Page 13. How to Sketch (continued)

Basics of drawing

The traditional method of drawing you find in a lot of books is to map out all the angles and relationships and perspective lines and basic shapes very systematically. Lots of cones and cubes and spheres in a matrix of perspective lines radiating from a vanishing point. This method can be very frustrating if you get the basic relationships wrong in the beginning, or miscalculate the location of vanishing points. Then you have to keep building on an increasingly shaky foundation. You also end up with a lot of construction lines that need to be erased later. I've pretty much abandoned this method for the following method:

Rambling continuous line contour drawing

Take your pencil and start drawing exactly what you see in front of you as if your eye were a camera, tracing lines as you see them, and always staying aware of spatial relationships and angles. It does not matter how the objects are constructed, or what is behind them or even what they are.

This rambling continuous pencil line technique is not just for preliminary sketches. This rambling sketch in my pocket sketchbook is the final product. I did it while waiting for my family to finish their shopping.
The only thing that matters is how they appear to you from your viewpoint. If you can faithfully reproduce the angles and relationships as they appear, then vanishing points and perspective lines will not be necessary.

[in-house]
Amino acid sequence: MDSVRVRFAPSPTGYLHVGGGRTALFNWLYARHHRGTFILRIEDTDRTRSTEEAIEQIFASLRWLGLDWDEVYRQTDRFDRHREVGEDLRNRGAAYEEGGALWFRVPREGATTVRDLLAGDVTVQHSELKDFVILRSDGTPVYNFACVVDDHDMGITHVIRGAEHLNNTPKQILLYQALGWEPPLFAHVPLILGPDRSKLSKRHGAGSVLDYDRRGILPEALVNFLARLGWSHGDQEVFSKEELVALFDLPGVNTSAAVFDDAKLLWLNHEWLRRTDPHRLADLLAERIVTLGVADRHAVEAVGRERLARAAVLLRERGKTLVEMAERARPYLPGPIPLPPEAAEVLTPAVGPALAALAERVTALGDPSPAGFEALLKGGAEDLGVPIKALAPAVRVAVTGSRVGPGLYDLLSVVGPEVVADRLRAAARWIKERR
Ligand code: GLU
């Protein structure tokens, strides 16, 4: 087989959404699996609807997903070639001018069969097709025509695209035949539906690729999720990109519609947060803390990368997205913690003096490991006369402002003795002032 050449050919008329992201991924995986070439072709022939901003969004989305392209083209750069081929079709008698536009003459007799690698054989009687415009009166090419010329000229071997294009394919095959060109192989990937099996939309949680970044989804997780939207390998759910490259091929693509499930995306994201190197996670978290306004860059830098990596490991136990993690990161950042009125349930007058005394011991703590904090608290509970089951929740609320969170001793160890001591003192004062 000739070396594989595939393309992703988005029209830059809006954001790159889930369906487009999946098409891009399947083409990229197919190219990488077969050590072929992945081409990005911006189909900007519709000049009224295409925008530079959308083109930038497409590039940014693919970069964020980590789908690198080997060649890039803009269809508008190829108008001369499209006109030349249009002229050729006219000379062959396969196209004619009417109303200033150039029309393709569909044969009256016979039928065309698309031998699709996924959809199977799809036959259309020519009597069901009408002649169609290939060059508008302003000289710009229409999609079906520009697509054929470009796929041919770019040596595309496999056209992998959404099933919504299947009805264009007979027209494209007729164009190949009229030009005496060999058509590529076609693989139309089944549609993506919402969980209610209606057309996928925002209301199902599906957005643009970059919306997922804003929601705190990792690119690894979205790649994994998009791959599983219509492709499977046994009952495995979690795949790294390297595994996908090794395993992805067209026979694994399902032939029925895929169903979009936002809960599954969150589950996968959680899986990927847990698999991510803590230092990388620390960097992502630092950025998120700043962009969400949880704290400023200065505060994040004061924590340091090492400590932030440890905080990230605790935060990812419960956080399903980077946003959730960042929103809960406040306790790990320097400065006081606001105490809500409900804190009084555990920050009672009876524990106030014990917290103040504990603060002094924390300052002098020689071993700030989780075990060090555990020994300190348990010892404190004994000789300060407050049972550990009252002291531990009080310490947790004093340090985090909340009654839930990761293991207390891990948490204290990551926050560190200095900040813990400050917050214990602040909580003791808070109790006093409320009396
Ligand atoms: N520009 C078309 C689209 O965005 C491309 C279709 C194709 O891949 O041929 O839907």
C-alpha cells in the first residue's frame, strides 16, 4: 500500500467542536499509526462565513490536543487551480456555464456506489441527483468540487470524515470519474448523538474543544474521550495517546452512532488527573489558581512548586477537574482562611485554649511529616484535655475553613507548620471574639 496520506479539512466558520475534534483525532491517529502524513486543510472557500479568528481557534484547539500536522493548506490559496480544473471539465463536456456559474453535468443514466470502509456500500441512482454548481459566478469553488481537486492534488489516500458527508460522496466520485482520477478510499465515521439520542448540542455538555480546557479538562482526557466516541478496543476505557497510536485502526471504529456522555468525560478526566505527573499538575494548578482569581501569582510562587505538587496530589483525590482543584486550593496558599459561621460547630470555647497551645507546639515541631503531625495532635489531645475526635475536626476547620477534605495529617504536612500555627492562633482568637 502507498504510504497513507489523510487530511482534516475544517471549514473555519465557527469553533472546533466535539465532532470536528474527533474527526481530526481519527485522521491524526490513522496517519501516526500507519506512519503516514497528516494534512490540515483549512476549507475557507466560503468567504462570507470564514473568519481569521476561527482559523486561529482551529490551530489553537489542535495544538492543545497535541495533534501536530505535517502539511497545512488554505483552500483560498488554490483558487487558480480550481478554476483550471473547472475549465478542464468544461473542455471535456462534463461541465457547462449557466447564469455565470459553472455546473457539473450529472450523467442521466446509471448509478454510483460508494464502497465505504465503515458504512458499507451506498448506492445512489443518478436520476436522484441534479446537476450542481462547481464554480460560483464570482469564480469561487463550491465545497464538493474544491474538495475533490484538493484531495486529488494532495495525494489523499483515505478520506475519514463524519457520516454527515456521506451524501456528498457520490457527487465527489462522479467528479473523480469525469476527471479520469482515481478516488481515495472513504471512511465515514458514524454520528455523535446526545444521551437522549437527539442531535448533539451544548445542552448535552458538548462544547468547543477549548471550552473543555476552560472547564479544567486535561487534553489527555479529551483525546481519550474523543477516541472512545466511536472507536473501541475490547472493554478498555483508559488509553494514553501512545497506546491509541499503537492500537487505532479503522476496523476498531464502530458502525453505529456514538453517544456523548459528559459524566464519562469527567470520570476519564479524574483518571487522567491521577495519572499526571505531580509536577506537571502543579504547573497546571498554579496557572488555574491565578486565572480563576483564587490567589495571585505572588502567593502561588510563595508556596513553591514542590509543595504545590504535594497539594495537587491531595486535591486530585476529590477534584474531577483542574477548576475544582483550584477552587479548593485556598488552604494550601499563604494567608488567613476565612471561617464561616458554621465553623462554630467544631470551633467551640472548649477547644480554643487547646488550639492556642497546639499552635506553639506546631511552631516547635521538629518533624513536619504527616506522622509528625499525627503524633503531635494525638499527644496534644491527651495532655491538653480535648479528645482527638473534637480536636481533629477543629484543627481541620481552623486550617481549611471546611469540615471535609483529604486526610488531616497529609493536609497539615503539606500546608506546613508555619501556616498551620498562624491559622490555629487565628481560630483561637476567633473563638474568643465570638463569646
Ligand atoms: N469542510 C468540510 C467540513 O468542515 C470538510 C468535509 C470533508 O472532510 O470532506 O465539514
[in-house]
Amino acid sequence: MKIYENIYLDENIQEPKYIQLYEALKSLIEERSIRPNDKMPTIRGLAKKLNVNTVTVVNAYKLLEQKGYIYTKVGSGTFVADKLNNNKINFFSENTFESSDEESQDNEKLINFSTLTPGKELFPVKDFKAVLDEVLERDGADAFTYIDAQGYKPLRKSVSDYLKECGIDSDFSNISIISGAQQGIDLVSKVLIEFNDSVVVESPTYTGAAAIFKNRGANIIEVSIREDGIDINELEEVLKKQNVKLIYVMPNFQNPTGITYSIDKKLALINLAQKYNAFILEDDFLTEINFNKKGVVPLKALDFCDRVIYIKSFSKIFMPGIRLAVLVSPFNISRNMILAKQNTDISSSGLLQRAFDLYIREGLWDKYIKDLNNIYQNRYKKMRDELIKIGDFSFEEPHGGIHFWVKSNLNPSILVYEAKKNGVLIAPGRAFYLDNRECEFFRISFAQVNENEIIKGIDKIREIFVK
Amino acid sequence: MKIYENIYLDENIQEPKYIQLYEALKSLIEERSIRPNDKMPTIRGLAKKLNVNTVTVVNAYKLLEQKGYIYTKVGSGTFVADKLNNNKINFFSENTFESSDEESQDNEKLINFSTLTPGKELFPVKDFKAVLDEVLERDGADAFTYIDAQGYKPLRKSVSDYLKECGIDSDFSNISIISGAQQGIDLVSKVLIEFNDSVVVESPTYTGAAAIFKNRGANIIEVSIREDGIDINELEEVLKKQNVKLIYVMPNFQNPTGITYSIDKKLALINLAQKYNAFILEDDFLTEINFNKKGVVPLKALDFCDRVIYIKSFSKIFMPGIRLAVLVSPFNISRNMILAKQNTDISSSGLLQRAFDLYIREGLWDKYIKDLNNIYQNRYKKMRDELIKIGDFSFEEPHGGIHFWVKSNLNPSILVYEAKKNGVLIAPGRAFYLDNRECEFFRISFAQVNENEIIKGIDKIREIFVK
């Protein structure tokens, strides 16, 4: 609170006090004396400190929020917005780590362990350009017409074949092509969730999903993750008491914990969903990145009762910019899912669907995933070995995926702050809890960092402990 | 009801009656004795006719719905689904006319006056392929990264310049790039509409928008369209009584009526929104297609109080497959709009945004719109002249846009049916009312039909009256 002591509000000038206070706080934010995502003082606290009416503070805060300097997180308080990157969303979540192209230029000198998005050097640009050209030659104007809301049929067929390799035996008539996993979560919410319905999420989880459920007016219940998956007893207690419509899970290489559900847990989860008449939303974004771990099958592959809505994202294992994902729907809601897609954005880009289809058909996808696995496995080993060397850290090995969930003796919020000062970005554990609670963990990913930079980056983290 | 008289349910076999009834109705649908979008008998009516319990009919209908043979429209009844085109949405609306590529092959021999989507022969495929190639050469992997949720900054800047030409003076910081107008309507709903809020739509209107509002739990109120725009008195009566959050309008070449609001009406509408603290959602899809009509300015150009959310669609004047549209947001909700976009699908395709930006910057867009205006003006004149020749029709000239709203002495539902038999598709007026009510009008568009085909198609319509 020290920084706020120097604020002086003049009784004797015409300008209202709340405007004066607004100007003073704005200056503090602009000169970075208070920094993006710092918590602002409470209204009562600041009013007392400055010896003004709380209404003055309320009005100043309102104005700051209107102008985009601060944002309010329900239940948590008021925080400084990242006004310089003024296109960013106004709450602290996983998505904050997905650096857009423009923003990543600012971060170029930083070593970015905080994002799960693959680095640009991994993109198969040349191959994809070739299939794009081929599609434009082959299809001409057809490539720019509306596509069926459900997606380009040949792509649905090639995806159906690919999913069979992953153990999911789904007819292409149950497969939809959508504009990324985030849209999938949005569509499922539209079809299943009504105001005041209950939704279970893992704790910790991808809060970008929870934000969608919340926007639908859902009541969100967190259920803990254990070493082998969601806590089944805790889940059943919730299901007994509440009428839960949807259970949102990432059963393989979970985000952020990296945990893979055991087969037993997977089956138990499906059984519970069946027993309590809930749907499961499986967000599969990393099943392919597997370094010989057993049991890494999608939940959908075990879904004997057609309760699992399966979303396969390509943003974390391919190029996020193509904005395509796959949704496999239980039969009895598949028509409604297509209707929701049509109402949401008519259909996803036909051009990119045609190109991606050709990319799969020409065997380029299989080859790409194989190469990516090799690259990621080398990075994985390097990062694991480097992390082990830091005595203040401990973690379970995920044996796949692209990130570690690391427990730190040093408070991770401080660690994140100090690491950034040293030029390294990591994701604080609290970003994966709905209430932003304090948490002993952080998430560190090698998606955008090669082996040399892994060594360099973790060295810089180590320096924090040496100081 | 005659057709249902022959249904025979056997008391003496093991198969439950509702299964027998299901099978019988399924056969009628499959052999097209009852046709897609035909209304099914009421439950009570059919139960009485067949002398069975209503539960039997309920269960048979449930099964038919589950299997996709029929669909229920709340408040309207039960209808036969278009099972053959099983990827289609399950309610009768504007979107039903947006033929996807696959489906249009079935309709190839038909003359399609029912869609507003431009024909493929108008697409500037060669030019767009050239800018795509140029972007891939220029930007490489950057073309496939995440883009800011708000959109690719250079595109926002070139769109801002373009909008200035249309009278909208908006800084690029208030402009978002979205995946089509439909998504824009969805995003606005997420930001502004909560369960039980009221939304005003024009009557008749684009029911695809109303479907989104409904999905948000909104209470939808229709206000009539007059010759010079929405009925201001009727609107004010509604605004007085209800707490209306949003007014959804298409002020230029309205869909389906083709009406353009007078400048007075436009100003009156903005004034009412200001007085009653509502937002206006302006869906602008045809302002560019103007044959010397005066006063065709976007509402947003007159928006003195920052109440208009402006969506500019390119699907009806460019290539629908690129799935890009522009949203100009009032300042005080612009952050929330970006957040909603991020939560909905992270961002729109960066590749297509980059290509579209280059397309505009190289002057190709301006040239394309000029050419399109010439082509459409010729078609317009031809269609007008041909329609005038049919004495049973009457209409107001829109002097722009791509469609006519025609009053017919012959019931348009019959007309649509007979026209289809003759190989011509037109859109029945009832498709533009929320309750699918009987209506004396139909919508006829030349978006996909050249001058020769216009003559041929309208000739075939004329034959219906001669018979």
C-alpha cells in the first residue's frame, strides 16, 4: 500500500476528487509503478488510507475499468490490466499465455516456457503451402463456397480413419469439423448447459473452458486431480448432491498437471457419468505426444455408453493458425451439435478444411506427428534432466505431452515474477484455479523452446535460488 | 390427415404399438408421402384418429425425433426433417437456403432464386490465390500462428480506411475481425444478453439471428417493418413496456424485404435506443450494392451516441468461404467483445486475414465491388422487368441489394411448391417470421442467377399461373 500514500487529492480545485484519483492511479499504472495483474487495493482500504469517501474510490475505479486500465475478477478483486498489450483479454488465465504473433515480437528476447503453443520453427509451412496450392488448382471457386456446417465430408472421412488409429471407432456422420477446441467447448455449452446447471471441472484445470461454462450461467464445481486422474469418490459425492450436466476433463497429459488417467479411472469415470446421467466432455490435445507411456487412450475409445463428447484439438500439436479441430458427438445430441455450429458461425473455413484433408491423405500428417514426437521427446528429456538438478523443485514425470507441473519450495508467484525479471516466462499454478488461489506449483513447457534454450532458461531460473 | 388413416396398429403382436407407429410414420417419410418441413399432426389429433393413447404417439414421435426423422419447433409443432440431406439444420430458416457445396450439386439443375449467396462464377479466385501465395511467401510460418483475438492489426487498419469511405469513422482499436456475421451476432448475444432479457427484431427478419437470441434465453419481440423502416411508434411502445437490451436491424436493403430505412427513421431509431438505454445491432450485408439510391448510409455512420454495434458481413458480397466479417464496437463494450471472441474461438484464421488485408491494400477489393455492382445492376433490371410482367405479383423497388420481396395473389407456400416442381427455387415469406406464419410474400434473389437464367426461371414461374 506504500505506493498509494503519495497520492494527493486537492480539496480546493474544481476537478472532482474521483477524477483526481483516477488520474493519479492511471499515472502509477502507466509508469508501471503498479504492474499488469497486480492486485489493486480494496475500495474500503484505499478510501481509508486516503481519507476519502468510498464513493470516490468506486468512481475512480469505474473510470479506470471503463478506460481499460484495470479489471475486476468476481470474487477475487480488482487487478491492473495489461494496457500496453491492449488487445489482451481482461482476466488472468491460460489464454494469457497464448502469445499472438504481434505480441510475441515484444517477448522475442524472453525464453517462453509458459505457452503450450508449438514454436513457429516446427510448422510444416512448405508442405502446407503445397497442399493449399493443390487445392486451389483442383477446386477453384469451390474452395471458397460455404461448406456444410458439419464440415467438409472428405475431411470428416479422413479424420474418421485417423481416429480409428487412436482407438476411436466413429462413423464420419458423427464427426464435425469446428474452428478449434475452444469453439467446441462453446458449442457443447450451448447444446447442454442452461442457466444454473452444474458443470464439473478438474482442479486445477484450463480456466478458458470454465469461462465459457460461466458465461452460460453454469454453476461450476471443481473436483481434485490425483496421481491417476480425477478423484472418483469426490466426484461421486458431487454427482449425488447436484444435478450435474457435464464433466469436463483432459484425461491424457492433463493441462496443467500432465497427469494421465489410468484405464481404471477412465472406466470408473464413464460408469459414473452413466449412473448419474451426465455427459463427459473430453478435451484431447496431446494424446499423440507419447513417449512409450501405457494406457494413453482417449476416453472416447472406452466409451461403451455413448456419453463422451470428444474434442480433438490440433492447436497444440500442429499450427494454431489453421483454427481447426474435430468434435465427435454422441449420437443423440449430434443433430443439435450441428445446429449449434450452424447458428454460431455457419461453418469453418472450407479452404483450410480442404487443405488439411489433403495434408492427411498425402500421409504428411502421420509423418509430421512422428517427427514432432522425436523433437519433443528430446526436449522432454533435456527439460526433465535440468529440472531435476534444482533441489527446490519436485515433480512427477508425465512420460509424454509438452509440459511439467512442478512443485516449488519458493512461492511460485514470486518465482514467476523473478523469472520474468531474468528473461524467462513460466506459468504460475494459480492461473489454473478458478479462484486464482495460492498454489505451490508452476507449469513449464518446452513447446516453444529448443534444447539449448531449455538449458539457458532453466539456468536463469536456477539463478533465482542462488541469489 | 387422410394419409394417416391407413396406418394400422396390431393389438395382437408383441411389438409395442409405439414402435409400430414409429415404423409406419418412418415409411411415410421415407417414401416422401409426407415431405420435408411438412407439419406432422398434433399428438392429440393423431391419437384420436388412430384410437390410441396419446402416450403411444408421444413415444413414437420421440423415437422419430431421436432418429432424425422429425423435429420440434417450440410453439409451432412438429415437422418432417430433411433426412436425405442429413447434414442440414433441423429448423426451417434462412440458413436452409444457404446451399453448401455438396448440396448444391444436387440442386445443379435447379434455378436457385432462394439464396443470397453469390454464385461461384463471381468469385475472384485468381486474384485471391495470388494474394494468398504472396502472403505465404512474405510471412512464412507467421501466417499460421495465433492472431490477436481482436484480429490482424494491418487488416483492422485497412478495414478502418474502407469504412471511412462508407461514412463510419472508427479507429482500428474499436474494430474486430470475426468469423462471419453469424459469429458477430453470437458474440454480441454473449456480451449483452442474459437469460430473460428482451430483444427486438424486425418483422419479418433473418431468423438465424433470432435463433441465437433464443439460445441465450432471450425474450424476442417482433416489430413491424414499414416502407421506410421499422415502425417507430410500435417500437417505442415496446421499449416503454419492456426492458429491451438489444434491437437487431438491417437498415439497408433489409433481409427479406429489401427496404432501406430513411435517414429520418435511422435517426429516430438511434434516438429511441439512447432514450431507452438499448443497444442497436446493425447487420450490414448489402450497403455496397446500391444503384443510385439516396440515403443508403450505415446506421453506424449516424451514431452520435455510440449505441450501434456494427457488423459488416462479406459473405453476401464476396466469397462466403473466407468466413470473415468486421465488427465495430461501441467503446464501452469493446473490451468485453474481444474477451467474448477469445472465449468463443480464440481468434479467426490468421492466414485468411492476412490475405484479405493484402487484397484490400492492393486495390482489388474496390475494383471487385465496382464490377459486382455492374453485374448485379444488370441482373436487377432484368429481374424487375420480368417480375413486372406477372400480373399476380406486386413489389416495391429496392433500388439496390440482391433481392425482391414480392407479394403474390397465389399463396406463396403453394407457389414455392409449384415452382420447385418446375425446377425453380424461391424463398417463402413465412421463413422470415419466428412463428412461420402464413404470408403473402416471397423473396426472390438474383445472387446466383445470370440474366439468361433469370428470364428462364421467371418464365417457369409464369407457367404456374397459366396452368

Try not to lift your pencil because it gives you one more way to measure and verify distances as you feel it travel over the paper. Just let the pencil ramble over the paper in a continuous line. If you come to the end of a line and have nowhere to go, you can simply reverse direction and retrace it to get going in a new direction. (I confess I often break this rule and lift my pencil when needed). You can keep the initial pencil lines very light, and if you make a big mistake, simply redraw without erasing. These mistakes are much more attractive than construction lines, and add interest to the sketch anyway.

You can draw as slowly as you need. In the long run this method will probably take less time than the traditional method, and be much more accurate -- and interesting. People call this method "contour drawing" or "taking the pencil for a walk" and several books have been written on the subject. My favorite so far is Keys to Drawing by Bert Dodson.

This type of contour drawing almost forces you to draw exactly what is in front of you. If you add or subtract or rearrange the elements, then you have rely on a combination of imagination and what is actually there in front of you, and things get very confusing.


It also helps a lot to squint so you can see dark and light areas easier. Squint when you are looking at the subject,and even squint when you are drawing. If you are near sighted, try sketching with your glasses off. The subject may be just blurry enough to allow you to see the big areas without clutter. Of course, you may need still need the glasses just to see your paper.

Very quick sketch with ink in a brush pen, colored with watercolors and a waterbrush. Done on the subway in a few minutes before the subject walked away.